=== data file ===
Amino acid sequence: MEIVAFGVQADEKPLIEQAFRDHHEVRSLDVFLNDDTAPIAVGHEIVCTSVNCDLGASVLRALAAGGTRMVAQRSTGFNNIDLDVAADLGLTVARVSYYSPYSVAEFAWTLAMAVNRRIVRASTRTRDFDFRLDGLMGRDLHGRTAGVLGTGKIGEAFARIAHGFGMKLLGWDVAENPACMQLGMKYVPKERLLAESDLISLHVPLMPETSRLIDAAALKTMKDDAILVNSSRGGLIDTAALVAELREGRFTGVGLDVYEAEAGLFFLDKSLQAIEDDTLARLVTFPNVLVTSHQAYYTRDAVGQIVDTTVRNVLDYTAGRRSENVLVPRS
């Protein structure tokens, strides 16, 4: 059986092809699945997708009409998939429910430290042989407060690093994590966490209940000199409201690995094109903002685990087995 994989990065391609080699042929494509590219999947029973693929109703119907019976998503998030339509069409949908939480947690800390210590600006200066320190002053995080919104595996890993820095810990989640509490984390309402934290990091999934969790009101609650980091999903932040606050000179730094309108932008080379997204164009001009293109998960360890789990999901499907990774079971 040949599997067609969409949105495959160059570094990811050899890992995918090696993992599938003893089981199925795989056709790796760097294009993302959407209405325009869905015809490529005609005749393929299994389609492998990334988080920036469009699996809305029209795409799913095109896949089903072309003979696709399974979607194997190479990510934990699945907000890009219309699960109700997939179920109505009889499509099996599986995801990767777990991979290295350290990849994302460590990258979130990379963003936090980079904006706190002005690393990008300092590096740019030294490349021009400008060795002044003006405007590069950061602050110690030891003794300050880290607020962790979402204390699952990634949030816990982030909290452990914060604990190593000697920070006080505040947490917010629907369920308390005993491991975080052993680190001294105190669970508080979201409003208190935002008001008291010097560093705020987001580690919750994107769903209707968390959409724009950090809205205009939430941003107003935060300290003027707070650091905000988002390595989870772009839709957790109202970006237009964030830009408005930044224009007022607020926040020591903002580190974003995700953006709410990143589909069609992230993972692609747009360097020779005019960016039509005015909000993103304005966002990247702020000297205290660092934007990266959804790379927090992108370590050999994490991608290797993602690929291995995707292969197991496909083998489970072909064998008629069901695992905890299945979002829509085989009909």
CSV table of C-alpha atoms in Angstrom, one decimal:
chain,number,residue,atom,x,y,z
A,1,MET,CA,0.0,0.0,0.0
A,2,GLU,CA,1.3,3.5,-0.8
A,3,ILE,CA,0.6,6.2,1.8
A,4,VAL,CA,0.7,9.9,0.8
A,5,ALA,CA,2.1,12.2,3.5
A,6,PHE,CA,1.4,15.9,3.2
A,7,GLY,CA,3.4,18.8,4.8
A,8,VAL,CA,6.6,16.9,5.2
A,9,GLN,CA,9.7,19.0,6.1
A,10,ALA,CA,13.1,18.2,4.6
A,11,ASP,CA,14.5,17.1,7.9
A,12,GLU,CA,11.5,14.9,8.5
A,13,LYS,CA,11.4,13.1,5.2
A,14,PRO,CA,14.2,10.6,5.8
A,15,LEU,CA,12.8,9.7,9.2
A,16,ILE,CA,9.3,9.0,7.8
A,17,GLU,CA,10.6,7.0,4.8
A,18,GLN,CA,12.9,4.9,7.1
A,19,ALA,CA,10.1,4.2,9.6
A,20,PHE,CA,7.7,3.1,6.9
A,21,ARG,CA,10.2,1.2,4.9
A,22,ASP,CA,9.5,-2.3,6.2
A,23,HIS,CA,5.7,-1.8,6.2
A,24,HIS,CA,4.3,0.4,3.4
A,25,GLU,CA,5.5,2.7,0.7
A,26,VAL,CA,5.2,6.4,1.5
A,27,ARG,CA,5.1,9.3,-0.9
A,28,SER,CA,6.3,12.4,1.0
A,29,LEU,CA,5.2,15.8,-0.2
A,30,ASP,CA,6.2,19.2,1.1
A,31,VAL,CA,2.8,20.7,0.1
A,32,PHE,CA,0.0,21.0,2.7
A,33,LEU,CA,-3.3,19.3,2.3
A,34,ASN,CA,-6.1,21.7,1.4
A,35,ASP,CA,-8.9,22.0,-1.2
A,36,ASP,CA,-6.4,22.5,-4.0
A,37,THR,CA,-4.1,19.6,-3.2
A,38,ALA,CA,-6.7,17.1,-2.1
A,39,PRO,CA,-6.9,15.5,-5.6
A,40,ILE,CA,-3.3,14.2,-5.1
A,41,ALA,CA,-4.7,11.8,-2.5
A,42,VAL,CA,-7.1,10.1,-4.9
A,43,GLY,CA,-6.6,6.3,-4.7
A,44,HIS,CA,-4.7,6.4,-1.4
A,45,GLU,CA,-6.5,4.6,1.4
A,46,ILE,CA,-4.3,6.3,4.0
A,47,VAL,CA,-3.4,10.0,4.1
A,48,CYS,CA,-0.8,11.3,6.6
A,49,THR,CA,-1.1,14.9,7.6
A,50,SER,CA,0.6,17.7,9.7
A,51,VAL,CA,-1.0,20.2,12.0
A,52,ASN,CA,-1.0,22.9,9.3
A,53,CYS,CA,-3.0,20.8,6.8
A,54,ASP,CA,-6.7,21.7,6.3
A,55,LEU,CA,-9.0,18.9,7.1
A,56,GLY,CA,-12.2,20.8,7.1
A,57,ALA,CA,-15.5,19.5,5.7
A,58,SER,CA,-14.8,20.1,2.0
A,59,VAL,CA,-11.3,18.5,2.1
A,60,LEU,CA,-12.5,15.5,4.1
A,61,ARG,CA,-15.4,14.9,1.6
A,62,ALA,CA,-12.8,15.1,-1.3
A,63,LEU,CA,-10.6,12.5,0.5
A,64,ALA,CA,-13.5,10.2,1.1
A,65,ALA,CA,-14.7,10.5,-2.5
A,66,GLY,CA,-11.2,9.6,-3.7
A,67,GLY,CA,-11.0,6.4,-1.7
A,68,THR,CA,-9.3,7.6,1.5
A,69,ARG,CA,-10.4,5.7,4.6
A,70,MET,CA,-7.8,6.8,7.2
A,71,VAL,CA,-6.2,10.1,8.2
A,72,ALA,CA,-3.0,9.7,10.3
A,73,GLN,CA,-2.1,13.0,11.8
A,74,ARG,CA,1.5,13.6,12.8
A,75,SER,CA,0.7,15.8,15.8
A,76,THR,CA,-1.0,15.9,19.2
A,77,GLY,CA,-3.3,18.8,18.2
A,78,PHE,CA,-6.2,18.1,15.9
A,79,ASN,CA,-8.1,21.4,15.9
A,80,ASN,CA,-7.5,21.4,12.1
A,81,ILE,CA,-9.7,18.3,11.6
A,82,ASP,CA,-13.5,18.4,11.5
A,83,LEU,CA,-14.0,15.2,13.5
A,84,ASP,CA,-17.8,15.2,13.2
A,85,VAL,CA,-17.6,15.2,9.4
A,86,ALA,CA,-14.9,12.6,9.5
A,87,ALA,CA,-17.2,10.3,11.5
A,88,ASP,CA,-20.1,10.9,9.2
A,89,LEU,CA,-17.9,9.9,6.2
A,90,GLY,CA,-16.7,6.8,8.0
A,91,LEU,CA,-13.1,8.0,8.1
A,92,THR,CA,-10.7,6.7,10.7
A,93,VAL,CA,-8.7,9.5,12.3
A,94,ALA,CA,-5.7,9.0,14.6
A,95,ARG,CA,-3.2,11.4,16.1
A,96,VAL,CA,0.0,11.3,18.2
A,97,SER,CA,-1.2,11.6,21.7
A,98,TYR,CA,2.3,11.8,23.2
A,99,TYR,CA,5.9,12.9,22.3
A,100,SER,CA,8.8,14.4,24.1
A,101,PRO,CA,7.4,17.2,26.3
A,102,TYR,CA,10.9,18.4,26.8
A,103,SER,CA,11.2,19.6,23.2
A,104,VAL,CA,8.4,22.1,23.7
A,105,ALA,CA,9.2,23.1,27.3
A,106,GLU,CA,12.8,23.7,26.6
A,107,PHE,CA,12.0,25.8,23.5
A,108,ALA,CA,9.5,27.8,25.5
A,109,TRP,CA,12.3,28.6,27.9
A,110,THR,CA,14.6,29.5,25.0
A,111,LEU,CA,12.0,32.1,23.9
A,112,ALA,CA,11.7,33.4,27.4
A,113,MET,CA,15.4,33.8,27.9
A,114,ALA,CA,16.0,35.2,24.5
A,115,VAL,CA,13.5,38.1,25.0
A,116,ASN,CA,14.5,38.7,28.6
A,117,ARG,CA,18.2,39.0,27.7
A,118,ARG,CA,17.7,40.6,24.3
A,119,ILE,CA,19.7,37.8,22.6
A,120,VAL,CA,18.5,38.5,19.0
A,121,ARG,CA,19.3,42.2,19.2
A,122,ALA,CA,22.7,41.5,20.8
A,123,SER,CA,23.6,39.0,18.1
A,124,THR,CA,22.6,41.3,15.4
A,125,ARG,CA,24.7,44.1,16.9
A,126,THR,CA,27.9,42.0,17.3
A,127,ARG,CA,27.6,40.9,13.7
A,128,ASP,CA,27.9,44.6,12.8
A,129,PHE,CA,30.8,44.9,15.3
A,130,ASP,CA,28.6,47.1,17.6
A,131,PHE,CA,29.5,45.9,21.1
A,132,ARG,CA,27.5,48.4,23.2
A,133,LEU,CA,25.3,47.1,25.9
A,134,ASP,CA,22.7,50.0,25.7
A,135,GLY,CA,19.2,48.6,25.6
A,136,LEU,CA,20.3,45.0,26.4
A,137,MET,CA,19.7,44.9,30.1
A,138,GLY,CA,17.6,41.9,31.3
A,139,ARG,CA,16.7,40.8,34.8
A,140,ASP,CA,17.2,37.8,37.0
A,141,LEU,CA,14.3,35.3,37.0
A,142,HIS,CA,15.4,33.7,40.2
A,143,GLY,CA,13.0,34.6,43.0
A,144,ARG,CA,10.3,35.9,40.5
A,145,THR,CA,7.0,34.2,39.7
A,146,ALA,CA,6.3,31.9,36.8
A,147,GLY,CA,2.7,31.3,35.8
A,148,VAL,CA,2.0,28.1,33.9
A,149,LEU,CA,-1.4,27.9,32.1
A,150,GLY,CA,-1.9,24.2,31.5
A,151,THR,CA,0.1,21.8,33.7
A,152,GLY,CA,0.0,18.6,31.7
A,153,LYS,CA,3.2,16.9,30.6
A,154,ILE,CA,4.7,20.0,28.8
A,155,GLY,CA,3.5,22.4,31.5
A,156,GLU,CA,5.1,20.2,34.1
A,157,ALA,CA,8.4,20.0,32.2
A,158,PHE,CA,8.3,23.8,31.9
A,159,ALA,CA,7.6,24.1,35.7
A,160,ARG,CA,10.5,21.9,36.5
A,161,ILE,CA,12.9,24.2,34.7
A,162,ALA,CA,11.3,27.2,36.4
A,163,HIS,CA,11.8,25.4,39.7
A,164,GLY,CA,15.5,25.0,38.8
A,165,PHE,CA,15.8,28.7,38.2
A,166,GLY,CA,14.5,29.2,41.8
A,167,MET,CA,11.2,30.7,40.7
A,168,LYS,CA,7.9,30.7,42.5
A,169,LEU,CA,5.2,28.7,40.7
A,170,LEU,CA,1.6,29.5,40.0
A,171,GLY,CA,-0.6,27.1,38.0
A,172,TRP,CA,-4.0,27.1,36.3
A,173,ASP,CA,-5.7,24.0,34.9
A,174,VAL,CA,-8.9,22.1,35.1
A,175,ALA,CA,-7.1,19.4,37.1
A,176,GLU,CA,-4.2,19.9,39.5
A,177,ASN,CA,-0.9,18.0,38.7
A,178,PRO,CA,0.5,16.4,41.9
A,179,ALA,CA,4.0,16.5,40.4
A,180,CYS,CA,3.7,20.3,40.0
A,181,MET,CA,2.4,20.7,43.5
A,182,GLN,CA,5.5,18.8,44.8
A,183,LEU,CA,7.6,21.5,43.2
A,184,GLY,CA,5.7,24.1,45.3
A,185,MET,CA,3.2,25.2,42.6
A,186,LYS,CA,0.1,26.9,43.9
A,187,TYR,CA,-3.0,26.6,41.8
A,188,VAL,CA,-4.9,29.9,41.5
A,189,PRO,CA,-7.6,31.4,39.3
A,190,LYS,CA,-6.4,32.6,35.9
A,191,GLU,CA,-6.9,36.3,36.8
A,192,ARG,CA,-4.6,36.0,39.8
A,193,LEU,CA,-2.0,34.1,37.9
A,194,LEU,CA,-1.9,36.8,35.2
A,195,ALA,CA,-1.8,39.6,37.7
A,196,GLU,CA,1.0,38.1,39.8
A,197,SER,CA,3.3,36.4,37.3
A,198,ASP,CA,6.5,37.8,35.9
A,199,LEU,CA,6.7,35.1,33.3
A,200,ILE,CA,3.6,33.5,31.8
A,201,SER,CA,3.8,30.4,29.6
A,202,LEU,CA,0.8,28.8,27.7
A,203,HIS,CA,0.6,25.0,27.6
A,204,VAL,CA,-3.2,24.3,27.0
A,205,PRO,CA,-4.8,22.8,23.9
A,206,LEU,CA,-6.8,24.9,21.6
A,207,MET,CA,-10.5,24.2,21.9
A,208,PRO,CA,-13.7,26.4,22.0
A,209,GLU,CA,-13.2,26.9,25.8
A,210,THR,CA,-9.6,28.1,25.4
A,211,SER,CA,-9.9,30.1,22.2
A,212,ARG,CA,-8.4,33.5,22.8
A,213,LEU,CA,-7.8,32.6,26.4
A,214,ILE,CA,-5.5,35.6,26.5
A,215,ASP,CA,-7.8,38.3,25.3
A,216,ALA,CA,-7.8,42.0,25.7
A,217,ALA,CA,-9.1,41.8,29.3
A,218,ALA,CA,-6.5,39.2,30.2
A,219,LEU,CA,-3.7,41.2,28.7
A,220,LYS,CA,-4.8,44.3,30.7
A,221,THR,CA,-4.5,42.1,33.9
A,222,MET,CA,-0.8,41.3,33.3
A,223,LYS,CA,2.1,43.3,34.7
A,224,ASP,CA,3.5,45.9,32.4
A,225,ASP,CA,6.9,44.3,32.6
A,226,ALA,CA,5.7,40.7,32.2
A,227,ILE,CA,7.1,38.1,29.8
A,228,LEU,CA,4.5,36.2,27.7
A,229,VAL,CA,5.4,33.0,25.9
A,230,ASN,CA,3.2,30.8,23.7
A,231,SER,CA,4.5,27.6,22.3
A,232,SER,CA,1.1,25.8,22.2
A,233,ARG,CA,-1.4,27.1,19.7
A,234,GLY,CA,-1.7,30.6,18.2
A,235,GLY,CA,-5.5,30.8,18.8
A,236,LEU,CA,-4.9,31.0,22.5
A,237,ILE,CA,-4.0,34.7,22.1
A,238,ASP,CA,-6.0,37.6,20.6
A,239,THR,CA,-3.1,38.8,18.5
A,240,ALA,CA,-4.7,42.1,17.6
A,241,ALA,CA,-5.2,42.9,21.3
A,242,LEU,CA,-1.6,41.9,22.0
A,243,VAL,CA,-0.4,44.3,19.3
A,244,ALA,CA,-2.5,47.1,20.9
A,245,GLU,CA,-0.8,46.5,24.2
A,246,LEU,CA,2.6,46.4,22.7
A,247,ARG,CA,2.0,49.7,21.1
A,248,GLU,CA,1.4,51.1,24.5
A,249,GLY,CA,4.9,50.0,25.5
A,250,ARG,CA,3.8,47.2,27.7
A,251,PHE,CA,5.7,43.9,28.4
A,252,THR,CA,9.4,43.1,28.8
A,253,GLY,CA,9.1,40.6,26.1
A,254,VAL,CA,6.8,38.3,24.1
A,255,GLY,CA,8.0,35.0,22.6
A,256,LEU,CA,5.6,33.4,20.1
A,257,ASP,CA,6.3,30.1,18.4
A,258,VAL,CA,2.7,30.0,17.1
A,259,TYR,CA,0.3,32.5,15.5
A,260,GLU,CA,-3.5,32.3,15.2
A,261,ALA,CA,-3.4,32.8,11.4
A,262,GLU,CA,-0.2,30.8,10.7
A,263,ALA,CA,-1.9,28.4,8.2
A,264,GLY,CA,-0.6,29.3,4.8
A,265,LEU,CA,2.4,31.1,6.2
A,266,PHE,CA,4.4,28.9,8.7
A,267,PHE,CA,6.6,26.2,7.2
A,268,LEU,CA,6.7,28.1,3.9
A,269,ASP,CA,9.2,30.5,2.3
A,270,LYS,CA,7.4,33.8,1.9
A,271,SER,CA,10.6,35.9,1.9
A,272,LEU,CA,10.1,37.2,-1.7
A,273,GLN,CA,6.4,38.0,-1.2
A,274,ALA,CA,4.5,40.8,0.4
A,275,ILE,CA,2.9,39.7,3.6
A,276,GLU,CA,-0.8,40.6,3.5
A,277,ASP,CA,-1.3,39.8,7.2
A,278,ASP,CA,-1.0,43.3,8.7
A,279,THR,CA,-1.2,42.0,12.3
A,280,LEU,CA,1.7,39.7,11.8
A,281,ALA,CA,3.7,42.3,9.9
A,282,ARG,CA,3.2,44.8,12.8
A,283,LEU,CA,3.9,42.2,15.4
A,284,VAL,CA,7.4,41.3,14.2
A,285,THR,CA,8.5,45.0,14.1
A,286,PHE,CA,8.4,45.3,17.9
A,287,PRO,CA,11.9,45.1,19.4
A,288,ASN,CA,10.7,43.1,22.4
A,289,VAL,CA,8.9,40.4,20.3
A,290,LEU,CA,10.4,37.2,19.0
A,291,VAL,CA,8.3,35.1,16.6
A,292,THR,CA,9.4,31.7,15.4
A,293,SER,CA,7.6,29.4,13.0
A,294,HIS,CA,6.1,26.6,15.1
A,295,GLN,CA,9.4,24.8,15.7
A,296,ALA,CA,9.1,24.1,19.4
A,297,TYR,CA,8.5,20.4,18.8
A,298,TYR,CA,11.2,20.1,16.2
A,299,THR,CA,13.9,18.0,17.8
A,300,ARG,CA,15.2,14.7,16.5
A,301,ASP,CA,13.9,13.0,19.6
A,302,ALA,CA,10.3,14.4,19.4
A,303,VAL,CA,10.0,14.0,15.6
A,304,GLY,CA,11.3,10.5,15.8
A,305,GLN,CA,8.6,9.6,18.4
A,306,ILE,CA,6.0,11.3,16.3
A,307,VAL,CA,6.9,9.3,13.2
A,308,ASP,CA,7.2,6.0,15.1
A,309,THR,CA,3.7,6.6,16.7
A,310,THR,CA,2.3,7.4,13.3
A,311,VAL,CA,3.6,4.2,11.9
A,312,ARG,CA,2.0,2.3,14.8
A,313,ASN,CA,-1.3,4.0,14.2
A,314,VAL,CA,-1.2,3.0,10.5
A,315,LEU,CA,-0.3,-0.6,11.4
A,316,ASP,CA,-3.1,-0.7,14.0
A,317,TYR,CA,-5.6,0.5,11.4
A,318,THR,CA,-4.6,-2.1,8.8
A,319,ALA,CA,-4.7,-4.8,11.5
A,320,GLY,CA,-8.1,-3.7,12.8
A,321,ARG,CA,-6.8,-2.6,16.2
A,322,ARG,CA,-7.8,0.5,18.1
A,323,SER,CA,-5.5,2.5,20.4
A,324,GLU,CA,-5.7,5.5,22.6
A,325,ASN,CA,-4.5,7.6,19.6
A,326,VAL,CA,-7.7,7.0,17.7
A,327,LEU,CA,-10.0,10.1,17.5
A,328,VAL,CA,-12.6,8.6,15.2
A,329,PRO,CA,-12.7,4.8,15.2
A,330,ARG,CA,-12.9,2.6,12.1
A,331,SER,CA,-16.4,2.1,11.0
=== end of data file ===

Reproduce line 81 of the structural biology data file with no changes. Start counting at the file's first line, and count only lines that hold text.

A,77,GLY,CA,-3.3,18.8,18.2